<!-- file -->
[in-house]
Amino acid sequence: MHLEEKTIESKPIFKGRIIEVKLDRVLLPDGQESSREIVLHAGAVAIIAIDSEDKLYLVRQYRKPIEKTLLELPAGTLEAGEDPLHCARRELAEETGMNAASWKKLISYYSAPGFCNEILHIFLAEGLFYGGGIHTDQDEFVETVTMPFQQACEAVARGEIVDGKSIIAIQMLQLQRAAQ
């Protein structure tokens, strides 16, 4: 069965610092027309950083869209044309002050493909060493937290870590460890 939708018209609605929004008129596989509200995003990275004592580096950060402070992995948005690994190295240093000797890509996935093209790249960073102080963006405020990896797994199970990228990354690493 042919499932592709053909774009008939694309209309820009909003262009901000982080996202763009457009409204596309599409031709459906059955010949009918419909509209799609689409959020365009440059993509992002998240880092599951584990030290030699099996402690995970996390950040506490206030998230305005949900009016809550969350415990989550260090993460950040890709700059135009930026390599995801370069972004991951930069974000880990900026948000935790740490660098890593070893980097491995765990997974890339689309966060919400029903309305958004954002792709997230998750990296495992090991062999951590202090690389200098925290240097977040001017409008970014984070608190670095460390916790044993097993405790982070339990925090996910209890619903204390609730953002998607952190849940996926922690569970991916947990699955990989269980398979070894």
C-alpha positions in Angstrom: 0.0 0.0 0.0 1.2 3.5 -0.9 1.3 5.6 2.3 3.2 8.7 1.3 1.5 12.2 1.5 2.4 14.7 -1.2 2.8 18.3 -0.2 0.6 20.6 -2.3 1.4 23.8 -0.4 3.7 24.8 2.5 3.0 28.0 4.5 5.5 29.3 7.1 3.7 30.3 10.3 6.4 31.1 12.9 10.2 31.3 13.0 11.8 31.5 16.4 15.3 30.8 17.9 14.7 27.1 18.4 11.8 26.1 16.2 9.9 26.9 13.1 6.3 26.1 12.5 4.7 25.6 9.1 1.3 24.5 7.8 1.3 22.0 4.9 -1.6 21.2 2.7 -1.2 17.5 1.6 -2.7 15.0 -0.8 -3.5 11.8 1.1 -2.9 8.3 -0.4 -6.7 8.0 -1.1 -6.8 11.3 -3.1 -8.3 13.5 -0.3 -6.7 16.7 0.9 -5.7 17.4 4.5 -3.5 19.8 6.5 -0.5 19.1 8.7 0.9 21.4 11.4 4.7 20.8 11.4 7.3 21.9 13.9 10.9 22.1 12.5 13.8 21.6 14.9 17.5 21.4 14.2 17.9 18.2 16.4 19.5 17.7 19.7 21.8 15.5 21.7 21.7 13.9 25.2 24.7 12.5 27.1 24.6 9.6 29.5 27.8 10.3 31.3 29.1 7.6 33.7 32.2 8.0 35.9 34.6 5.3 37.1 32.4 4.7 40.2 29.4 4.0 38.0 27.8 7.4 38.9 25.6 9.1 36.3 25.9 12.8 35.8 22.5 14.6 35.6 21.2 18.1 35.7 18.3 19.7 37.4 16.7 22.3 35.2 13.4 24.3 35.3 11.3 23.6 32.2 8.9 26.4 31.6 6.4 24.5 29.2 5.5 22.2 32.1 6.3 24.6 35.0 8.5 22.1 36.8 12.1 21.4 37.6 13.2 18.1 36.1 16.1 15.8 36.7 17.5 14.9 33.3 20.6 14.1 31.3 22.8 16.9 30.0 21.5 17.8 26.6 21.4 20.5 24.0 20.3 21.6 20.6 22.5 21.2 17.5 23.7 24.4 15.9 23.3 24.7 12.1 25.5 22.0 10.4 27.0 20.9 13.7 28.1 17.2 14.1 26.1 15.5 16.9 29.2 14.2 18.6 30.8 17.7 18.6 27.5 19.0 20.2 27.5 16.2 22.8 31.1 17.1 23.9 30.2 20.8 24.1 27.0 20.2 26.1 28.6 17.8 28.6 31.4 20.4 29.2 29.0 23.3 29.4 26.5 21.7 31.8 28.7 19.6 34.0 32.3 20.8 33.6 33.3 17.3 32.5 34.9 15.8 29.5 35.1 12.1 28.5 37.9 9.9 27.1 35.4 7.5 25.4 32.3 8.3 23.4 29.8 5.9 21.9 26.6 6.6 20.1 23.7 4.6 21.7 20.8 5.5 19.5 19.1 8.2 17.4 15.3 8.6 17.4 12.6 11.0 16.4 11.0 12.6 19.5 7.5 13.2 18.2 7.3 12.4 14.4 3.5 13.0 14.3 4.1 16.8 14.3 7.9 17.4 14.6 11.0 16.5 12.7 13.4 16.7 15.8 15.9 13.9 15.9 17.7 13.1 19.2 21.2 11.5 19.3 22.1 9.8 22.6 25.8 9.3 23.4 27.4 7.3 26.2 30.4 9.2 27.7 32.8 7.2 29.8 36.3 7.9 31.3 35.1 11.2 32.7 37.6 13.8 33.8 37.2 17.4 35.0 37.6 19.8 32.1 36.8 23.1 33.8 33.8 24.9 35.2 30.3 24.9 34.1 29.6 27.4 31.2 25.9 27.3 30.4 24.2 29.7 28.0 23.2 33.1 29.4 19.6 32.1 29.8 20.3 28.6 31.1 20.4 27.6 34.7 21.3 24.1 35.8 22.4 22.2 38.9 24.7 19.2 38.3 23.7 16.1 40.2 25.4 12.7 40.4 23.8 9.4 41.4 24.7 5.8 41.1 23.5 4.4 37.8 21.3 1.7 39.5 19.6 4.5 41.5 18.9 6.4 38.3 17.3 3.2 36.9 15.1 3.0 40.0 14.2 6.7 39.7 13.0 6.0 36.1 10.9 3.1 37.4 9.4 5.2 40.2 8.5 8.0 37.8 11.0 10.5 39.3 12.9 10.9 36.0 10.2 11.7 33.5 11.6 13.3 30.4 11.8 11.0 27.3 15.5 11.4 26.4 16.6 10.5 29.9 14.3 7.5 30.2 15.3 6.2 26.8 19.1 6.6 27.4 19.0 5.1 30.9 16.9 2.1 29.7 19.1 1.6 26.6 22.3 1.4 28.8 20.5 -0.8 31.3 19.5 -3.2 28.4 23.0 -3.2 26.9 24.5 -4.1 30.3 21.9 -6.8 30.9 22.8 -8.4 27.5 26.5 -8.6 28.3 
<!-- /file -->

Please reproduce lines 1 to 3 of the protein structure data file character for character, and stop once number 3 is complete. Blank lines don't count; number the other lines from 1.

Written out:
[in-house]
Amino acid sequence: MHLEEKTIESKPIFKGRIIEVKLDRVLLPDGQESSREIVLHAGAVAIIAIDSEDKLYLVRQYRKPIEKTLLELPAGTLEAGEDPLHCARRELAEETGMNAASWKKLISYYSAPGFCNEILHIFLAEGLFYGGGIHTDQDEFVETVTMPFQQACEAVARGEIVDGKSIIAIQMLQLQRAAQ
């Protein structure tokens, strides 16, 4: 069965610092027309950083869209044309002050493909060493937290870590460890 939708018209609605929004008129596989509200995003990275004592580096950060402070992995948005690994190295240093000797890509996935093209790249960073102080963006405020990896797994199970990228990354690493 042919499932592709053909774009008939694309209309820009909003262009901000982080996202763009457009409204596309599409031709459906059955010949009918419909509209799609689409959020365009440059993509992002998240880092599951584990030290030699099996402690995970996390950040506490206030998230305005949900009016809550969350415990989550260090993460950040890709700059135009930026390599995801370069972004991951930069974000880990900026948000935790740490660098890593070893980097491995765990997974890339689309966060919400029903309305958004954002792709997230998750990296495992090991062999951590202090690389200098925290240097977040001017409008970014984070608190670095460390916790044993097993405790982070339990925090996910209890619903204390609730953002998607952190849940996926922690569970991916947990699955990989269980398979070894």